The Influence of Surface Water and Ground Water Interactions on the Composition and Abundance of the Meiofaunal Community in the Hyporheic Ecotone of a Second Order Michigan Stream
Babbitt, Daniel K.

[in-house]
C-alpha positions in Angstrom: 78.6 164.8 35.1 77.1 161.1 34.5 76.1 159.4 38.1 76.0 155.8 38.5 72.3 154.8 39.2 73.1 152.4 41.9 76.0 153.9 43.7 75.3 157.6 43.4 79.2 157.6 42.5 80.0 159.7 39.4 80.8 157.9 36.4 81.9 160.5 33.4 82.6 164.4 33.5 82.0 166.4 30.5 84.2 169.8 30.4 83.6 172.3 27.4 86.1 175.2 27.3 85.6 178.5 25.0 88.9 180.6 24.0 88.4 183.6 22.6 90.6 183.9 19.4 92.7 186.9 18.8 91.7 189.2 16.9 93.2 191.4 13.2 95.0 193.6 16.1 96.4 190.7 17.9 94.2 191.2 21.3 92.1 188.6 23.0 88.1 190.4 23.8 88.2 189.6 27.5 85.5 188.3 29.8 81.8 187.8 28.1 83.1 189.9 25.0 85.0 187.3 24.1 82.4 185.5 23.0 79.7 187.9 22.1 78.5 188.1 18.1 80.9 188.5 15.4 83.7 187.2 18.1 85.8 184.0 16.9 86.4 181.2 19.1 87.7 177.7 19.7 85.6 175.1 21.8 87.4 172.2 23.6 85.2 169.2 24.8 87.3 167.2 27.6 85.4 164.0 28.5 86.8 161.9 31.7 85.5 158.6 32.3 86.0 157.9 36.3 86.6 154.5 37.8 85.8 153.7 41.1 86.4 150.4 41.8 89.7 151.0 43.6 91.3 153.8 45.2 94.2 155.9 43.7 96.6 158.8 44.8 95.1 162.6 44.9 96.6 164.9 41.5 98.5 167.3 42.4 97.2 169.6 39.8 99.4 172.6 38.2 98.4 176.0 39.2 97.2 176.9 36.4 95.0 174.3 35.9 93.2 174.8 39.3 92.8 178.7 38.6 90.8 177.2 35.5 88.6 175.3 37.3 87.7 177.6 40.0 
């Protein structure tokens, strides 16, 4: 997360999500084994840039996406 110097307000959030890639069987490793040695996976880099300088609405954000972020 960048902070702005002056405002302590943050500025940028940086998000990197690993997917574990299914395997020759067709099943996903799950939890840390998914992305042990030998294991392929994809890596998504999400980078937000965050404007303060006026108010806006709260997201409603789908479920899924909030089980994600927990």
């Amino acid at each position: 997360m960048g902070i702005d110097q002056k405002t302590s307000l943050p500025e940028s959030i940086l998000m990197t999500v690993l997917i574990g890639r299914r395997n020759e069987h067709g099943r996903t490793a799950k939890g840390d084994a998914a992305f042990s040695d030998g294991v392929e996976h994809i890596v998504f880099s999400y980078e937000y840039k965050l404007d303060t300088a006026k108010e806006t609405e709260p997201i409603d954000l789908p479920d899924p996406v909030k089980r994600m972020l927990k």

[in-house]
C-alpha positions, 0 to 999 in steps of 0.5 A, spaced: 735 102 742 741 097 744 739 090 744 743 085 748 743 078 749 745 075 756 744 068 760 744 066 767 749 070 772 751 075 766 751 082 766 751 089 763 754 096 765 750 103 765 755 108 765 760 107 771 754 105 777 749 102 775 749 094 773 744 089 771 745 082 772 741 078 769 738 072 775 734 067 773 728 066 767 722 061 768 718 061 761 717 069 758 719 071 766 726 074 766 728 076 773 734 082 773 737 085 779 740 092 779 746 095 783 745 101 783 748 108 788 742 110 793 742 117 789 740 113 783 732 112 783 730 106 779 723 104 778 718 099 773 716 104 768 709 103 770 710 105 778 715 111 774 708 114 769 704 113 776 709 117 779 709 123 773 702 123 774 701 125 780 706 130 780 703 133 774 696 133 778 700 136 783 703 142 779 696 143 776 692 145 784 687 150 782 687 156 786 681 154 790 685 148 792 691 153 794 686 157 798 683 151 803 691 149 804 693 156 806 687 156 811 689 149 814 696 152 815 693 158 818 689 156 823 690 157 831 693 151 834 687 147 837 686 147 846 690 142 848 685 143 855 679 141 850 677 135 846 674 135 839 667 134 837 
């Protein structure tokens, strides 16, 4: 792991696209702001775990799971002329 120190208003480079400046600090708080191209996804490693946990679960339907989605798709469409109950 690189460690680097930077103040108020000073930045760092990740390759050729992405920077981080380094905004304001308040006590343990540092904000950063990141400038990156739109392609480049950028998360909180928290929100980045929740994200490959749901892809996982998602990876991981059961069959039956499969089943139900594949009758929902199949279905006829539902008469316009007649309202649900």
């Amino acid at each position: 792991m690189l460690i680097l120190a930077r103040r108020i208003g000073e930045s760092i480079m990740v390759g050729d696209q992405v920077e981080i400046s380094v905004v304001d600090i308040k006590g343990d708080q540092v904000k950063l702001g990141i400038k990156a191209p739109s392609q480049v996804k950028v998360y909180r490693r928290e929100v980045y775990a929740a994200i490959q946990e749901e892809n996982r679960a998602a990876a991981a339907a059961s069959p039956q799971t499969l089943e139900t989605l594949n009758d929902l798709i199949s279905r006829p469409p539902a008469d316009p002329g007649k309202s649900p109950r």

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The effects of ground water and surface water interactions on the lotic benthic community have been generally overlooked by ecologists. The meiofaunal community and the hyporheic zone have received little scientific attention in general. This study is a part of a larger research project examining the effect of surface water and ground water interactions on sediment organic matter dynamics. The present research was performed to determine if the benthic microinvertebrate community varies in abundance and/or composition in four reaches of a small Michigan stream that differ by combinations of hydrology and watershed dynamics. Population density and diversity was determined by identifying meiofauna taken from stream sediment cores. The data showed trends indicating that invertebrate population abundance and diversity were lower in number in the upwelling reaches than in the downwelling reaches. This pattern could be a result of lower concentrations of organic matter available for consumption linked with decreased dissolved oxygen levels for respiration in the upwelling reaches. Evidence was also found that in the reaches of the stream than ran through the wooded area, the substrate had a sizably greater meiofaunal abundance and diversity. Leaf litter from the canopy may have served as a food source providing the forested reaches with greater resources.
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